A story that has gained a lot of traction in recent weeks, especially in tech circles, is that of the resignation of PC World Editor-in-Chief Harry McCracken. The specifics of McCracken’s resignation are in dispute, but the intrigue behind the story has piqued the interest of many conspiracy theorists. It also highlights the balancing act many publications face: Editors and writers wish to maintain journalistic integrity while publishers (print especially) try to wring as much as possible from an evaporating advertising revenue stream.
Here is some background: Wired News was the first to report that McCracken stepped down after Colin Crawford, senior vice president, online, of the magazine’s publisher IDG Communications, killed a draft story entitled “Ten Things We Hate About Apple.” Furthermore, anonymous sources told CNET News.com that when McCracken informed staffers of his resignation, he cited alleged pressure from Crawford to avoid stories that were critical of major advertisers. Wired News further reported that, upon reaching him for comment, McCracken said that he quit because of “some fundamental differences with Colin.” Interestingly, he also said that he anticipates doing freelance writing for PC World in the future.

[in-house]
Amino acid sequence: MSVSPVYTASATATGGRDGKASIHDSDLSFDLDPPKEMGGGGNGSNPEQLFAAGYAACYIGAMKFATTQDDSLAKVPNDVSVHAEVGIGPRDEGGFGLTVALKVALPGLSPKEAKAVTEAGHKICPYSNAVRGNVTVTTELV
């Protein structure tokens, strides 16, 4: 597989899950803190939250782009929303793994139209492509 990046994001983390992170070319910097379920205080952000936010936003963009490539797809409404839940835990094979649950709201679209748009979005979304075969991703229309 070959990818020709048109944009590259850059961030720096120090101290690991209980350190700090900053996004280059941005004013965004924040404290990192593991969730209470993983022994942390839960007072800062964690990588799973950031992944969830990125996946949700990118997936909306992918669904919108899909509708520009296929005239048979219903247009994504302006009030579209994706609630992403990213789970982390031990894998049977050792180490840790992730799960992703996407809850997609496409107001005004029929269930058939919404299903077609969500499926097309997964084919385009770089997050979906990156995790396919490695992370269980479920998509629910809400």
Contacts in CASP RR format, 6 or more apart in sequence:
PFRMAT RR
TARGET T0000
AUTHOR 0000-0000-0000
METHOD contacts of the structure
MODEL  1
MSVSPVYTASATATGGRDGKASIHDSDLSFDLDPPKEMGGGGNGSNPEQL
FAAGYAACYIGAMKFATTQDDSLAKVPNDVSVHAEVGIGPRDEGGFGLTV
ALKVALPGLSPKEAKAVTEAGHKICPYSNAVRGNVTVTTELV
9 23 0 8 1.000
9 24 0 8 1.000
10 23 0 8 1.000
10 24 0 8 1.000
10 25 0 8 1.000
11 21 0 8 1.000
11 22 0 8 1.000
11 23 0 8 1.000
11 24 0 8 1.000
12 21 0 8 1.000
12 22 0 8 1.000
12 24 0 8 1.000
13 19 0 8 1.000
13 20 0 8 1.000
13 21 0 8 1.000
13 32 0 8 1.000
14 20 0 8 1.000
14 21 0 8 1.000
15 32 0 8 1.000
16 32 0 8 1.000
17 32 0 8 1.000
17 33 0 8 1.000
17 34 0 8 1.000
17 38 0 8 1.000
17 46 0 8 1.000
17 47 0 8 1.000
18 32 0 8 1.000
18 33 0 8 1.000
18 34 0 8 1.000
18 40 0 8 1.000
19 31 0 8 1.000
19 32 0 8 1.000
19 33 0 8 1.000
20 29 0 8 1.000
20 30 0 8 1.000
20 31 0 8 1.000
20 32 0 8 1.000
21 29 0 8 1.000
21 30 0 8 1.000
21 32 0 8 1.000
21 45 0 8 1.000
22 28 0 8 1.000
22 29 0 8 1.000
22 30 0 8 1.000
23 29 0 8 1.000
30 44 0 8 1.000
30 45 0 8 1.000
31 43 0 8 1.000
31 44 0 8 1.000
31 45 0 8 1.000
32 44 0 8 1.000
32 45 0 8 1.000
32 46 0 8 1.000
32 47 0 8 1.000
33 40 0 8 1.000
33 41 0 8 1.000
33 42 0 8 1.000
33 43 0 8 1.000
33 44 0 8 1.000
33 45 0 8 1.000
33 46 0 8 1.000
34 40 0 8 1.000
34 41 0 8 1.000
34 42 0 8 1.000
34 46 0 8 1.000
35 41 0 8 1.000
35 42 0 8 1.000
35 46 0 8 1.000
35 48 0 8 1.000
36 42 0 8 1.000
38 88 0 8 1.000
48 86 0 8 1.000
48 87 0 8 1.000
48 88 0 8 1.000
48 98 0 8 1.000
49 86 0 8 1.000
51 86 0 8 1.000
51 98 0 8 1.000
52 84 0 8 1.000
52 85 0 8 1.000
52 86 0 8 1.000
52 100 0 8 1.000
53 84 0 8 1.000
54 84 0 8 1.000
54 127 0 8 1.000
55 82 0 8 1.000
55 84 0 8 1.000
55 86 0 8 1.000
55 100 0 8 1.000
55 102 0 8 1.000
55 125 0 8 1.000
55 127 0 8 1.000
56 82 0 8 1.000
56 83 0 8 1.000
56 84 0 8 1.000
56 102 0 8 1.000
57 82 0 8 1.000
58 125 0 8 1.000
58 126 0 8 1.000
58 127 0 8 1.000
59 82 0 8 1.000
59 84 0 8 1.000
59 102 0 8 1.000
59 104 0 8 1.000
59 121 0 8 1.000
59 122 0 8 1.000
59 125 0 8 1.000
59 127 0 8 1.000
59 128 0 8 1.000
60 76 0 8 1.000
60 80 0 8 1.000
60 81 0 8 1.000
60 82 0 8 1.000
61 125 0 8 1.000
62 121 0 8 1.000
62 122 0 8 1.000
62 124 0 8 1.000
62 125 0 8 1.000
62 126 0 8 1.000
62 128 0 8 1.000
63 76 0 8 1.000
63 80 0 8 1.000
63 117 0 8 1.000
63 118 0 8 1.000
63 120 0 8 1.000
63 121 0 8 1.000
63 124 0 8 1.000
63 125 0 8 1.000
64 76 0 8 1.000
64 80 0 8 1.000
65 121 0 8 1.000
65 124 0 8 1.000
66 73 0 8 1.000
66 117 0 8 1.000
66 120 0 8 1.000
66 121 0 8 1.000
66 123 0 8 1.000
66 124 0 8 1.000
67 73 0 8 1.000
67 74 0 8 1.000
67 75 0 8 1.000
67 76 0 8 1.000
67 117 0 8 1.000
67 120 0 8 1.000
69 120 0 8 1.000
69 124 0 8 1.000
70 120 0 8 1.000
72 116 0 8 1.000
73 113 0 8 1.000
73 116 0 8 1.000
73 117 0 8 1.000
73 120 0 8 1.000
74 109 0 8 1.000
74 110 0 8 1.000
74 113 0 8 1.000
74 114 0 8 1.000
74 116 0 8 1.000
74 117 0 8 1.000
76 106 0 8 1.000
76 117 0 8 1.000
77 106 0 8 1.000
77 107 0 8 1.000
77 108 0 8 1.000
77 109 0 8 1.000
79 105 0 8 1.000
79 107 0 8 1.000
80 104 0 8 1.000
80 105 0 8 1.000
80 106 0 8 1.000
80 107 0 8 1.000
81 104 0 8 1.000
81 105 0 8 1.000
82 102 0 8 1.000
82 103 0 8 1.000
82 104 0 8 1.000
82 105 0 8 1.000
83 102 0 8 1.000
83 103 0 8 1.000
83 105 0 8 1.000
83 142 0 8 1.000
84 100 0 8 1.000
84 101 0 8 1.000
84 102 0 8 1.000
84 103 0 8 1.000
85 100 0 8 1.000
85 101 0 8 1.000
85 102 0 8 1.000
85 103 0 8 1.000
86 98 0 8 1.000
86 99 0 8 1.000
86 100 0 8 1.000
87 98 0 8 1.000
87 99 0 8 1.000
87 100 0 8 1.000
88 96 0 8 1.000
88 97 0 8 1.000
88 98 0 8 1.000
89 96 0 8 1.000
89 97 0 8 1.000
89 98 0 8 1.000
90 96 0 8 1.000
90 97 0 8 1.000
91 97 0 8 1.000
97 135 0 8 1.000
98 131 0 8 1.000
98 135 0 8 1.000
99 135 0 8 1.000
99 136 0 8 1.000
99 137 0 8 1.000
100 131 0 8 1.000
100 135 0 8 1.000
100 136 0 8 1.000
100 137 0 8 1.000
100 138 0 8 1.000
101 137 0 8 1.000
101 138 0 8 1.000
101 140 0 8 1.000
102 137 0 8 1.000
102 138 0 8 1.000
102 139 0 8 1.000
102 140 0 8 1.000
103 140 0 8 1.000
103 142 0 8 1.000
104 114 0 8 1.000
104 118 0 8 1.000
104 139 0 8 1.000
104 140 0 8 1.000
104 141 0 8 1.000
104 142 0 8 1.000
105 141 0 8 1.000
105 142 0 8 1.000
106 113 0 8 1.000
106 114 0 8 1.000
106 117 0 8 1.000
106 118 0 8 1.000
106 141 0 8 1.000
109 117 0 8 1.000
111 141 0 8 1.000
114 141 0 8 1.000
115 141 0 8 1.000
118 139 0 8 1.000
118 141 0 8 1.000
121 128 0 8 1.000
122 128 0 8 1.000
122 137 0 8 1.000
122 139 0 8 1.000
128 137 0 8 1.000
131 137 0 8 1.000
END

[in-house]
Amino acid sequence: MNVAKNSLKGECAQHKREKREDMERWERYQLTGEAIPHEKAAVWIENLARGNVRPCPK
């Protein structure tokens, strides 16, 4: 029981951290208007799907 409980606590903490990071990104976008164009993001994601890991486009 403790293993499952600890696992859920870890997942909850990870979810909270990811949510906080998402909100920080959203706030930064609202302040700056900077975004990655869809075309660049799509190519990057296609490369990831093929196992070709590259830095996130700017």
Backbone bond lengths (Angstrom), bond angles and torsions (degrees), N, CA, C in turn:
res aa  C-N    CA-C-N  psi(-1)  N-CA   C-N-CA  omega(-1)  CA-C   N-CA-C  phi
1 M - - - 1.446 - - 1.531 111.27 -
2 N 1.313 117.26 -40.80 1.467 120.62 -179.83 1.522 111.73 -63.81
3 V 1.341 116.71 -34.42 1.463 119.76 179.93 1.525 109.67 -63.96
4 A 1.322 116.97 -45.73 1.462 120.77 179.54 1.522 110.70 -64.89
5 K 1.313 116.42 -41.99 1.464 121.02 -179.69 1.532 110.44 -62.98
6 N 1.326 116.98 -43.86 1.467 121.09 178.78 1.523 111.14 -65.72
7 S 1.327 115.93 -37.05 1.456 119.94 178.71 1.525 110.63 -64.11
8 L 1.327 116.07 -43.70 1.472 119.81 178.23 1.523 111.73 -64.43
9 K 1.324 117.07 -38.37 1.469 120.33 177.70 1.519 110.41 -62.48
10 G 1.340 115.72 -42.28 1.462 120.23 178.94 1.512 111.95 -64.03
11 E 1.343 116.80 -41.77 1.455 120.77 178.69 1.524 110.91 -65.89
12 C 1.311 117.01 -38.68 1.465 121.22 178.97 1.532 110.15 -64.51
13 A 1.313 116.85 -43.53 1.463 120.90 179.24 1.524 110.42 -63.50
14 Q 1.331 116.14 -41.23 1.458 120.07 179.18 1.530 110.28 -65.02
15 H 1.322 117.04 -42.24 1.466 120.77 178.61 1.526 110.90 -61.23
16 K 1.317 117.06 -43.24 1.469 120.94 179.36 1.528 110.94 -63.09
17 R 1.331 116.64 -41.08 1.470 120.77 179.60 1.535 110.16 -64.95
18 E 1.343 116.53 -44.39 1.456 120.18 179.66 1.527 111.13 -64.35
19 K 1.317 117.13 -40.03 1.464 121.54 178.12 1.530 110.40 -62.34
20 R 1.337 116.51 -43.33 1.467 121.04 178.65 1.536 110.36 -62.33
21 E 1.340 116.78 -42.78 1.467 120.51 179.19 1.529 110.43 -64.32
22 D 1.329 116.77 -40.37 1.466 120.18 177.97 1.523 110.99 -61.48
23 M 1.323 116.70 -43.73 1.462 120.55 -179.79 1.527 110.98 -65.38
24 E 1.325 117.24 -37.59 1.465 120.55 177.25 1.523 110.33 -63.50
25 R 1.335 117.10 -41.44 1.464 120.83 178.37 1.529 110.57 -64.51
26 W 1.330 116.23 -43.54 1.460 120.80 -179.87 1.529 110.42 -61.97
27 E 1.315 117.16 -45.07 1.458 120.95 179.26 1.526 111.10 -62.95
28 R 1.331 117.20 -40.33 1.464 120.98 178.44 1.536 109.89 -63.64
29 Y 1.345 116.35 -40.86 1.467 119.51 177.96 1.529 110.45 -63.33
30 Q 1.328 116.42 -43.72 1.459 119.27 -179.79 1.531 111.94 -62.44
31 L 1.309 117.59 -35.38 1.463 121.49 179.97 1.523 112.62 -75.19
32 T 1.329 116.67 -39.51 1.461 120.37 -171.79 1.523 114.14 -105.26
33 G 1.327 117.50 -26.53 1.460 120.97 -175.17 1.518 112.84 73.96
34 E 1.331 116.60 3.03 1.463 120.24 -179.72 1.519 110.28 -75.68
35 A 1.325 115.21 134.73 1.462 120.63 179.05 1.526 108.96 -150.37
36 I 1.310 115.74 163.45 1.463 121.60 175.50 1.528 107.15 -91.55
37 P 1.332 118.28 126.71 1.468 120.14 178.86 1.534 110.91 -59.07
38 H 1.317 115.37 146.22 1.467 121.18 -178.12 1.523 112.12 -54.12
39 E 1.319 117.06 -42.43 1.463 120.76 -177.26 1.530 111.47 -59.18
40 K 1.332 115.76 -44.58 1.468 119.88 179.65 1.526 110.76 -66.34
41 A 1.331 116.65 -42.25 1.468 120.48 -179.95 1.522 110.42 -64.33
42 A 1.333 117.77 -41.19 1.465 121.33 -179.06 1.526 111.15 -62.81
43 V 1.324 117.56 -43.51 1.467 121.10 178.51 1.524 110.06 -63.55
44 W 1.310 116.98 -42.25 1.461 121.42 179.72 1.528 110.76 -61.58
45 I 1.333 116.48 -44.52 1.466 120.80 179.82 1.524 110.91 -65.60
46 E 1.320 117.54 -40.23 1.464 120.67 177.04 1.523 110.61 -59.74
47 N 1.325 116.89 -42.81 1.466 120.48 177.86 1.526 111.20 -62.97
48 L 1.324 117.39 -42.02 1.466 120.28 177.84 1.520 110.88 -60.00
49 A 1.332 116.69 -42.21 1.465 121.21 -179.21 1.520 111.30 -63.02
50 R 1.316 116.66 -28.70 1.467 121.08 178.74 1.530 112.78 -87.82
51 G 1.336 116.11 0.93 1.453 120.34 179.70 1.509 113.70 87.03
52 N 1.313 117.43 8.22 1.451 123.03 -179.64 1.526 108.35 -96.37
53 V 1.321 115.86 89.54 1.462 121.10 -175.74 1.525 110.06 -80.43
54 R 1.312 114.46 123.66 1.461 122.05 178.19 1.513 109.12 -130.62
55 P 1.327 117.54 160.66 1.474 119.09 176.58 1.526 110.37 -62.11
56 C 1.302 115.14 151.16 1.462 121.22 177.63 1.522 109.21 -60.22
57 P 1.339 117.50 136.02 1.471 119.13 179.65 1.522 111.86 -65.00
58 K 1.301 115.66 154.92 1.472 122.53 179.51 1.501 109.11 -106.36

With the story gaining momentum, Mr. Crawford went on the defensive, offering this response on his blog:
“Some of the public reports have suggested that the credibility of PC World editorial is in question and that directions were issued to give favorable coverage to advertisers or to present information in a way that favored specific advertisers. The reports are not accurate. IDG and I hold editorial integrity in the highest regard. PC World has not been, nor will it be, influenced by advisers’ pressure.”
For Mr. Crawford and PC World, it really does not matter why Mr. McCracken resigned or whether Mr. Crawford instructed editors to take it easy on advertisers in their articles. When it comes to issues of trust, the mere appearance of impropriety can be as damaging as solid evidence. If enough readers start questioning whether they are getting unbiased information, it could spell disaster for the publication.
This is the reason why AAII and Computerized Investing have a long-standing policy of neither accepting advertising revenue nor promoting third-party services in our publications or at our Web sites. Our goal has always been, and continues to be, to offer our readers unbiased education and information. Rejecting advertising dollars allows us to avoid the tangled web PC World and IDG now face.
In this issue, Cara Scatizzi covers six software-based and eight Web-based mutual fund screening services for the individual investor that she feels to be the best in each category. In the spirit of full disclosure, we oftentimes receive free copies of software from vendors or receive complimentary access to fee-based Web sites. However, we do not limit ourselves to those products or services for which we do not have to pay. Our only limiting factors are whether a service is meaningful and useful to our readers. Be sure to read Cara’s thoughtful article to see which services garner top marks.